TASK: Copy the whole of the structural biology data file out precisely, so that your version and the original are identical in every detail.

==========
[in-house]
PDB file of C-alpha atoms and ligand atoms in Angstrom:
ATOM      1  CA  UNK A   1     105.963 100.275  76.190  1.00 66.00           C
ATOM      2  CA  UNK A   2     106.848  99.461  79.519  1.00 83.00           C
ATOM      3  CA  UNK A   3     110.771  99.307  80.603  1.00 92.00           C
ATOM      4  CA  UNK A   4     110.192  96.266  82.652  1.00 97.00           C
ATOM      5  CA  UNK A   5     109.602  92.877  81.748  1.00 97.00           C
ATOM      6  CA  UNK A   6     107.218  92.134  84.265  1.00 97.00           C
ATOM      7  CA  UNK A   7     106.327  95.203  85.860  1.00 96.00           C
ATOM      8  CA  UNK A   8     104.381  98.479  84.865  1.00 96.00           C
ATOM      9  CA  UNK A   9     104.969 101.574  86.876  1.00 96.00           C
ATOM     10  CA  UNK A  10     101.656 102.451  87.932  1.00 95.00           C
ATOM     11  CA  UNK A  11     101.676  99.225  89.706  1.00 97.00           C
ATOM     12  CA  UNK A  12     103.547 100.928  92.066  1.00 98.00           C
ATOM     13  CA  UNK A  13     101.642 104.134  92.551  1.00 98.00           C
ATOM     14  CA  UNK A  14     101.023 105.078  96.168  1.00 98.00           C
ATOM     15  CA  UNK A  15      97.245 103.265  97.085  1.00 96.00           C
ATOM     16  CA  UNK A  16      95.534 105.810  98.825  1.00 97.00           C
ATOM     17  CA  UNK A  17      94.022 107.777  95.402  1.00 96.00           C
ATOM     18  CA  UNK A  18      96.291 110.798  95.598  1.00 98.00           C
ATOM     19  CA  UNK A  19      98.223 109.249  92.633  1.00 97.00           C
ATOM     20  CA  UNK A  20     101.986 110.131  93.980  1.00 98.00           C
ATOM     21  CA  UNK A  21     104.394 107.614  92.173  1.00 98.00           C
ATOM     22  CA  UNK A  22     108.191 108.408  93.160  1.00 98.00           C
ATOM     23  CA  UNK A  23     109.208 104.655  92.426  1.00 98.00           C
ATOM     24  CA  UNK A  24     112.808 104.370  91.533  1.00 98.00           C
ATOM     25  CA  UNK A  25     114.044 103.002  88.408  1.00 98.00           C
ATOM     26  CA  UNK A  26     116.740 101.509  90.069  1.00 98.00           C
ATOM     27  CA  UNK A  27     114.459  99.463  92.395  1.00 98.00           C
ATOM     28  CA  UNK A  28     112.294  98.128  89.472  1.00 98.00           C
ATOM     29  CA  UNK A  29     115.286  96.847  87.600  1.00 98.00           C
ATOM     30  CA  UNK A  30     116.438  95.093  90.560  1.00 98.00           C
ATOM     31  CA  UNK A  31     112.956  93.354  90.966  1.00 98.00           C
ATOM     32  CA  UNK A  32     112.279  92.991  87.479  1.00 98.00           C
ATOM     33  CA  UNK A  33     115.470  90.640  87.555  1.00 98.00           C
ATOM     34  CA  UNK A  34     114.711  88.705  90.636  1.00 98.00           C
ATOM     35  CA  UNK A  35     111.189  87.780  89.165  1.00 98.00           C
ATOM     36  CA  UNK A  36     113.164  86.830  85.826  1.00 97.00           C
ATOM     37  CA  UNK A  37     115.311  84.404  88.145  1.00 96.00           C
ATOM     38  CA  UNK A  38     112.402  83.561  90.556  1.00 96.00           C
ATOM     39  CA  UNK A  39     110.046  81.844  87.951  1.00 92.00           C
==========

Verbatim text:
[in-house]
PDB file of C-alpha atoms and ligand atoms in Angstrom:
ATOM      1  CA  UNK A   1     105.963 100.275  76.190  1.00 66.00           C
ATOM      2  CA  UNK A   2     106.848  99.461  79.519  1.00 83.00           C
ATOM      3  CA  UNK A   3     110.771  99.307  80.603  1.00 92.00           C
ATOM      4  CA  UNK A   4     110.192  96.266  82.652  1.00 97.00           C
ATOM      5  CA  UNK A   5     109.602  92.877  81.748  1.00 97.00           C
ATOM      6  CA  UNK A   6     107.218  92.134  84.265  1.00 97.00           C
ATOM      7  CA  UNK A   7     106.327  95.203  85.860  1.00 96.00           C
ATOM      8  CA  UNK A   8     104.381  98.479  84.865  1.00 96.00           C
ATOM      9  CA  UNK A   9     104.969 101.574  86.876  1.00 96.00           C
ATOM     10  CA  UNK A  10     101.656 102.451  87.932  1.00 95.00           C
ATOM     11  CA  UNK A  11     101.676  99.225  89.706  1.00 97.00           C
ATOM     12  CA  UNK A  12     103.547 100.928  92.066  1.00 98.00           C
ATOM     13  CA  UNK A  13     101.642 104.134  92.551  1.00 98.00           C
ATOM     14  CA  UNK A  14     101.023 105.078  96.168  1.00 98.00           C
ATOM     15  CA  UNK A  15      97.245 103.265  97.085  1.00 96.00           C
ATOM     16  CA  UNK A  16      95.534 105.810  98.825  1.00 97.00           C
ATOM     17  CA  UNK A  17      94.022 107.777  95.402  1.00 96.00           C
ATOM     18  CA  UNK A  18      96.291 110.798  95.598  1.00 98.00           C
ATOM     19  CA  UNK A  19      98.223 109.249  92.633  1.00 97.00           C
ATOM     20  CA  UNK A  20     101.986 110.131  93.980  1.00 98.00           C
ATOM     21  CA  UNK A  21     104.394 107.614  92.173  1.00 98.00           C
ATOM     22  CA  UNK A  22     108.191 108.408  93.160  1.00 98.00           C
ATOM     23  CA  UNK A  23     109.208 104.655  92.426  1.00 98.00           C
ATOM     24  CA  UNK A  24     112.808 104.370  91.533  1.00 98.00           C
ATOM     25  CA  UNK A  25     114.044 103.002  88.408  1.00 98.00           C
ATOM     26  CA  UNK A  26     116.740 101.509  90.069  1.00 98.00           C
ATOM     27  CA  UNK A  27     114.459  99.463  92.395  1.00 98.00           C
ATOM     28  CA  UNK A  28     112.294  98.128  89.472  1.00 98.00           C
ATOM     29  CA  UNK A  29     115.286  96.847  87.600  1.00 98.00           C
ATOM     30  CA  UNK A  30     116.438  95.093  90.560  1.00 98.00           C
ATOM     31  CA  UNK A  31     112.956  93.354  90.966  1.00 98.00           C
ATOM     32  CA  UNK A  32     112.279  92.991  87.479  1.00 98.00           C
ATOM     33  CA  UNK A  33     115.470  90.640  87.555  1.00 98.00           C
ATOM     34  CA  UNK A  34     114.711  88.705  90.636  1.00 98.00           C
ATOM     35  CA  UNK A  35     111.189  87.780  89.165  1.00 98.00           C
ATOM     36  CA  UNK A  36     113.164  86.830  85.826  1.00 97.00           C
ATOM     37  CA  UNK A  37     115.311  84.404  88.145  1.00 96.00           C
ATOM     38  CA  UNK A  38     112.402  83.561  90.556  1.00 96.00           C
ATOM     39  CA  UNK A  39     110.046  81.844  87.951  1.00 92.00           C